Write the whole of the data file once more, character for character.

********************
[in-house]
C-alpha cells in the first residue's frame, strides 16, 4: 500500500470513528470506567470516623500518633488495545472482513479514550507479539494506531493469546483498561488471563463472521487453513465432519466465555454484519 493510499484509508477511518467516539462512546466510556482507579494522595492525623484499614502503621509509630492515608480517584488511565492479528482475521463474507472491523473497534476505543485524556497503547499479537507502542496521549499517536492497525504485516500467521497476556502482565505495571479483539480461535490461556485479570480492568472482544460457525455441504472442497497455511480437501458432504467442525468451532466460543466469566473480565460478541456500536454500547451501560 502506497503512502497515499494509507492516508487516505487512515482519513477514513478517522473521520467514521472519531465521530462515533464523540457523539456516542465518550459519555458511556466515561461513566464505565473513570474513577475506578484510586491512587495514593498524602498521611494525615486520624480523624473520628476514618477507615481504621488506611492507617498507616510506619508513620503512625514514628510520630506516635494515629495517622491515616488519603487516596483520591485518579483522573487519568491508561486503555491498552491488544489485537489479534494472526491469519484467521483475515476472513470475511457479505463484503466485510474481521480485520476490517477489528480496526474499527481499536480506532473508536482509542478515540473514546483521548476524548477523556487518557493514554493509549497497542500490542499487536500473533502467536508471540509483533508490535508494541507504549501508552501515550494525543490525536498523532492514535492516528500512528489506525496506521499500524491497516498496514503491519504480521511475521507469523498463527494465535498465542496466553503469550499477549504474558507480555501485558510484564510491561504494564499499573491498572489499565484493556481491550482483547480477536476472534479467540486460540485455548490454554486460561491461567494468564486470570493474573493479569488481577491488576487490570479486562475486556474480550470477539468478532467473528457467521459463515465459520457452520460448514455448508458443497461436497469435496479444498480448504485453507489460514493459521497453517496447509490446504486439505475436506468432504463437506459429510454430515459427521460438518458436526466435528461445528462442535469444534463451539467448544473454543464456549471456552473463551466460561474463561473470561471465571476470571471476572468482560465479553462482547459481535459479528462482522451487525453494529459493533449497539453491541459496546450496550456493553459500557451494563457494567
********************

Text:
[in-house]
C-alpha cells in the first residue's frame, strides 16, 4: 500500500470513528470506567470516623500518633488495545472482513479514550507479539494506531493469546483498561488471563463472521487453513465432519466465555454484519 493510499484509508477511518467516539462512546466510556482507579494522595492525623484499614502503621509509630492515608480517584488511565492479528482475521463474507472491523473497534476505543485524556497503547499479537507502542496521549499517536492497525504485516500467521497476556502482565505495571479483539480461535490461556485479570480492568472482544460457525455441504472442497497455511480437501458432504467442525468451532466460543466469566473480565460478541456500536454500547451501560 502506497503512502497515499494509507492516508487516505487512515482519513477514513478517522473521520467514521472519531465521530462515533464523540457523539456516542465518550459519555458511556466515561461513566464505565473513570474513577475506578484510586491512587495514593498524602498521611494525615486520624480523624473520628476514618477507615481504621488506611492507617498507616510506619508513620503512625514514628510520630506516635494515629495517622491515616488519603487516596483520591485518579483522573487519568491508561486503555491498552491488544489485537489479534494472526491469519484467521483475515476472513470475511457479505463484503466485510474481521480485520476490517477489528480496526474499527481499536480506532473508536482509542478515540473514546483521548476524548477523556487518557493514554493509549497497542500490542499487536500473533502467536508471540509483533508490535508494541507504549501508552501515550494525543490525536498523532492514535492516528500512528489506525496506521499500524491497516498496514503491519504480521511475521507469523498463527494465535498465542496466553503469550499477549504474558507480555501485558510484564510491561504494564499499573491498572489499565484493556481491550482483547480477536476472534479467540486460540485455548490454554486460561491461567494468564486470570493474573493479569488481577491488576487490570479486562475486556474480550470477539468478532467473528457467521459463515465459520457452520460448514455448508458443497461436497469435496479444498480448504485453507489460514493459521497453517496447509490446504486439505475436506468432504463437506459429510454430515459427521460438518458436526466435528461445528462442535469444534463451539467448544473454543464456549471456552473463551466460561474463561473470561471465571476470571471476572468482560465479553462482547459481535459479528462482522451487525453494529459493533449497539453491541459496546450496550456493553459500557451494563457494567